I always leave her garden in a state of awe and admiration. Not all of us can have such a magnificent garden. But Pope’s year-round approach to garden design and maintenance is something we can all learn from. Her garden is occasionally open for garden tours. If you get the chance to see it, by all means do so!

Mickey Rathbun, an Amherst-based lawyer turned journalist, has written the Get Growing column since 2016.

Upcoming garden events

Dahlias at Tower Hill

On Sept. 29 and 30, Tower Hill Botanic Garden in Boylston is hosting the 3rd annual New England Dahlia Show, featuring hundreds of colorful blooms in every size imaginable, from silver dollar to dinner plate. If you’d like to exhibit your own blooms, bring your entries between 7:30 and 10:30 a.m. on Sat. and New England Dahlia Society members will be available to help you to stage your blooms for the show. Judging will take place from 11 a.m. to 1 p.m.

On Sun. at 1 p.m. there will be a presentation, For the Love of Dahlias, by Chau Ho, a visual designer who has won numerous high awards at dahlia shows throughout New England. Chau helped found the NEDS and is its current VP. He will discuss cultivation techniques that work in the northeast, including planting instructions, staking advice, end-of-season care, winter storage and much more. The show will be open from 1 to 5 p.m. on Sat., 10 a.m. to 3 p.m. on Sun. Dahlias will be for sale from 3 to 4 p.m. on Sun.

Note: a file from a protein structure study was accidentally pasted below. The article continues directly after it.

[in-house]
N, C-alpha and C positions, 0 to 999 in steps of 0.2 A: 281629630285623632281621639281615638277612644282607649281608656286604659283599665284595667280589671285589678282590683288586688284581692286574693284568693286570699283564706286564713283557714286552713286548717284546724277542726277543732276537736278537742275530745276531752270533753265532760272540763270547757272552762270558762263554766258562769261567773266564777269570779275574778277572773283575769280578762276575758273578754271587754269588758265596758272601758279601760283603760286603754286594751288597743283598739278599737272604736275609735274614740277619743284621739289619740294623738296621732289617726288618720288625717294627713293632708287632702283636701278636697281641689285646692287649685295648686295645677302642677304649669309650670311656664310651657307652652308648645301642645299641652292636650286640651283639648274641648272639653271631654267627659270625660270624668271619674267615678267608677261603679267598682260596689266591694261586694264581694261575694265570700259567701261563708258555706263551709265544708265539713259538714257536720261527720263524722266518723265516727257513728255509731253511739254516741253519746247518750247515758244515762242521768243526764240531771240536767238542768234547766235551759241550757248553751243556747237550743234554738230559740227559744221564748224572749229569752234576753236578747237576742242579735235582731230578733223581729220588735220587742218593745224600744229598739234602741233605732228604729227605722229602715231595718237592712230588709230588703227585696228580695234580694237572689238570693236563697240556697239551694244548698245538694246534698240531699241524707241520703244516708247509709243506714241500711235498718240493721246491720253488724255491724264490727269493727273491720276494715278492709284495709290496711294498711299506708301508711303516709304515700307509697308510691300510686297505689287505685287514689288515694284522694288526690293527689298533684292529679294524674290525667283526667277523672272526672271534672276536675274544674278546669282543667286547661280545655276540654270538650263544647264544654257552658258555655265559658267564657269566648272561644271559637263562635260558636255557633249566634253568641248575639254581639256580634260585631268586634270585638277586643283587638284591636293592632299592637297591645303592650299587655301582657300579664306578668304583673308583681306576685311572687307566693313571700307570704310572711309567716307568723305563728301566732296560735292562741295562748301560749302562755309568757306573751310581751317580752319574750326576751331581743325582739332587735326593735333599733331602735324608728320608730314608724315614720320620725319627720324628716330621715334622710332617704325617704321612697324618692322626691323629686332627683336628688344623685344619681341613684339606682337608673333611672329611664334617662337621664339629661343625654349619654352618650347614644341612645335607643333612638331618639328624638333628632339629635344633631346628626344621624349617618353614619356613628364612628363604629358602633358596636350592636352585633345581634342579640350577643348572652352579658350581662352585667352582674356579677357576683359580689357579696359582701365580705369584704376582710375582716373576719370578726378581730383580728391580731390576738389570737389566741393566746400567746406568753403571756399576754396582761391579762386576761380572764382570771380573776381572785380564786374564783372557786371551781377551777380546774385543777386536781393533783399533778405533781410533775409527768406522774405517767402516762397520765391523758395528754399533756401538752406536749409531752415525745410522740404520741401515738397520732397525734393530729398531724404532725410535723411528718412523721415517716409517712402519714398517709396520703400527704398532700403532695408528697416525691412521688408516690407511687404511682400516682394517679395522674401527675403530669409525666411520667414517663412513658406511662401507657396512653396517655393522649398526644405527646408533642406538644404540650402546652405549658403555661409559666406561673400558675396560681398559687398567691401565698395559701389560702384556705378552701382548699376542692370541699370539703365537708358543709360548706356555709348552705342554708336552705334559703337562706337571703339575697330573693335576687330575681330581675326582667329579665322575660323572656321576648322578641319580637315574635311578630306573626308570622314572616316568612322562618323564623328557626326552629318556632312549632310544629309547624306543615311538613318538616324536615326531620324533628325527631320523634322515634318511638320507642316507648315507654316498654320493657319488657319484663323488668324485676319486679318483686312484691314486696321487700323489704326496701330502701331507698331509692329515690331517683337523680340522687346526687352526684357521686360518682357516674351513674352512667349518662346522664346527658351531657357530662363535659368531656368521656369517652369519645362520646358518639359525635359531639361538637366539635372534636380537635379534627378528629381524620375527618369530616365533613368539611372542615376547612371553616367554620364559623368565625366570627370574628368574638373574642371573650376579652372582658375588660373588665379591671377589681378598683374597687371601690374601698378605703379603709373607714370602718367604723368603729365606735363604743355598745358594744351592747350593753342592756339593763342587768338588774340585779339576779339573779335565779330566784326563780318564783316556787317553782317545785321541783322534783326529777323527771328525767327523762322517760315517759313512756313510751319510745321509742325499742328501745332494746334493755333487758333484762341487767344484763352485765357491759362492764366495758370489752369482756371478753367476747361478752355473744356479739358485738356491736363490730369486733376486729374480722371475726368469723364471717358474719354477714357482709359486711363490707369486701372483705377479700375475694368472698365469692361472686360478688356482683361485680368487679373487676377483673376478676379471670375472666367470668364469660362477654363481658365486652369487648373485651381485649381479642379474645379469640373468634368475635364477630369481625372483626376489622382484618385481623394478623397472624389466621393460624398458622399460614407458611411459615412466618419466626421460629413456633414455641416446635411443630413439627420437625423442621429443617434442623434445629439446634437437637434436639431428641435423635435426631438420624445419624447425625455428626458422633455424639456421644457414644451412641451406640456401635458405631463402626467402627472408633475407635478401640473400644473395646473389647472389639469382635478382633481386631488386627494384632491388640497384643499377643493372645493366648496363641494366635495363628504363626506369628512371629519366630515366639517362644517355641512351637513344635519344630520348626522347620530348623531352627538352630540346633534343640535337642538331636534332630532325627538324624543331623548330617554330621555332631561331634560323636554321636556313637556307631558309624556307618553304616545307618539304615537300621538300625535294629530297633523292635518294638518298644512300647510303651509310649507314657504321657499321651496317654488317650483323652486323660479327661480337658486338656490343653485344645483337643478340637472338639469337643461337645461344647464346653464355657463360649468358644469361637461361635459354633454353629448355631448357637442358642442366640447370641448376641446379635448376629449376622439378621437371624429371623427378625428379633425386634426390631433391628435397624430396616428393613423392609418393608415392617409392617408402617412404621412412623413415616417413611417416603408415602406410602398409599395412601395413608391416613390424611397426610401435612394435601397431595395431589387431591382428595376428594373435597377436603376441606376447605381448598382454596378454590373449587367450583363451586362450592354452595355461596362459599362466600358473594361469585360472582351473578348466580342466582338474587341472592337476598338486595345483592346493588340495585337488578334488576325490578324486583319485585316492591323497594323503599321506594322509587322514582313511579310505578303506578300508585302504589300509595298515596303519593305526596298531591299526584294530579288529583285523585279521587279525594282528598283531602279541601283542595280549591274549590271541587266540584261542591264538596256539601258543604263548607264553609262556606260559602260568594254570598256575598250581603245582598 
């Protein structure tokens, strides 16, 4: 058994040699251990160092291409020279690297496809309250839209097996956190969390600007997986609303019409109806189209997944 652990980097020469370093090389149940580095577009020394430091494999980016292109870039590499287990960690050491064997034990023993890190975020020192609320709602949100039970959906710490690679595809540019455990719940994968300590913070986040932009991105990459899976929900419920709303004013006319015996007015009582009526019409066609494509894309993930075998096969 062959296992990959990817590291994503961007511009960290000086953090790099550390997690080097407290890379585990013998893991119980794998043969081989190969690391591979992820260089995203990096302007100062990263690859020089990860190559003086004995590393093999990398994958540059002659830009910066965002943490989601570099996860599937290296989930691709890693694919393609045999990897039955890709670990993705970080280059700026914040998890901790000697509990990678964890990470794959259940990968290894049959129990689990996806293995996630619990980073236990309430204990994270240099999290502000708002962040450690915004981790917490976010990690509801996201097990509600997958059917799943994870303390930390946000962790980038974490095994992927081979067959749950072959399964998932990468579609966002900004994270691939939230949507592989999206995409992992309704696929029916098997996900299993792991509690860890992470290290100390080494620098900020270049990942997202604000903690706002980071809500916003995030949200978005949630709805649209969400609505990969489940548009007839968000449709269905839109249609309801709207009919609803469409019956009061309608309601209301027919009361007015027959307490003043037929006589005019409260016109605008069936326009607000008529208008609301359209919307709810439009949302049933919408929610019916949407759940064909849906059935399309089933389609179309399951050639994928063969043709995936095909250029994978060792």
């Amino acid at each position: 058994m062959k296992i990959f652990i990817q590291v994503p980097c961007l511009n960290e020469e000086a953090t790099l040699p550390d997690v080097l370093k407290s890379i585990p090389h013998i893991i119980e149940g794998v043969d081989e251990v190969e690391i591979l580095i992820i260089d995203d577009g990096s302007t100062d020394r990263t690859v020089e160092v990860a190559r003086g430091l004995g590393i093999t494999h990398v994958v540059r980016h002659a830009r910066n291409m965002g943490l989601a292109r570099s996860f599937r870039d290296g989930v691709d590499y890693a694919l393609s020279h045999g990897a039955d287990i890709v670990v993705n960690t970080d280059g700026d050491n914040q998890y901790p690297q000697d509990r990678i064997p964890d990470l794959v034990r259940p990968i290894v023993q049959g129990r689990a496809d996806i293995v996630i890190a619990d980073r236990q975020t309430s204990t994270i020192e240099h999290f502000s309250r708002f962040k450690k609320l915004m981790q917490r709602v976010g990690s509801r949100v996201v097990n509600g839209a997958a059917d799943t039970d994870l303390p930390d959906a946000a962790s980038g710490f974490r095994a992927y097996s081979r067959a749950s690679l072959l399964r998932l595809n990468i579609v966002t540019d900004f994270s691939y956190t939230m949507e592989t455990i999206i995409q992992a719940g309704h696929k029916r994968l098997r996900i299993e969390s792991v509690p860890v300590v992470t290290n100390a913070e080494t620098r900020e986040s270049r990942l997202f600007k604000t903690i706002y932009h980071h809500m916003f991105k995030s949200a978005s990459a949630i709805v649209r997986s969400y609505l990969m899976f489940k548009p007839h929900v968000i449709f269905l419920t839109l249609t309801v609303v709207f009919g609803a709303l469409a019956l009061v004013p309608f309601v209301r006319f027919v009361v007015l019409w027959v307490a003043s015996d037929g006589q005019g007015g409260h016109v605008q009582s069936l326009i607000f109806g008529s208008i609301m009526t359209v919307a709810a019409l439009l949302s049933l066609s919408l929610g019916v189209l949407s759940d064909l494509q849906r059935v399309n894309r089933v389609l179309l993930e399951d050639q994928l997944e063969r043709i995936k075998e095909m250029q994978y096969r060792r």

For more information, go to towerhillbg.org.

Fall festival at Berkshire Botanical Garden

On Oct. 6 and 7, 10 a.m. to 5 p.m., Berkshire Botanical Garden in Stockbridge will hold its annual Harvest Festival, one of the most popular autumn events of Western MA. The event will offer dozens of activities for families and children, including pony and hay rides, games, live music, puppet theater, and other entertainment. There will be more than 100 regional artisanal vendors, a farmers’ market, tag sale and plant sale. The festival will also include free workshops on cheese-making, growing garlic, cider-making and beekeeping. Proceeds from this event benefit the BBG’s horticulture and education programs. Admission: adults: $7/children under age 12: free. Pre-purchase tickets at BBG’s Visitor Center, open daily, 9 a.m. to 5 p.m. For more information, including a schedule of events and opportunities for volunteers, go to: berkshirebotanical.org.

The art and science of growing giant pumpkins

Have you ever wondered how the heck people manage to grow gigantic pumpkins? On Oct. 7 from 2 to 3 p.m. at Tower Hill Botanic Garden in Boylston, Giant pumpkin grower Steve Connolly will discuss how he grew the state record holding 2075 lb. pumpkin in 2016. His talk will focus on how more than 30 years of selective breeding of an isolated species of Giant Pumpkins has led to fruits that are bigger and heavier than ever. The genetic bundle inside the seeds know what to do. If you provide optimum conditions, monster pumpkins will result! Connolly grew the first 1000-pound pumpkin in New England in 2000. In his 24 years of growing giant pumpkins, he has won numerous awards and has been featured on radio, television and in print, including the Today Show, NPR, Martha Stewart, David Letterman, National Geographic, Yankee Magazine, and more. He is an active board member of the Southern New England Giant Pumpkin Growers Club. Price is free with admission. For more information, go to: towerhillbg.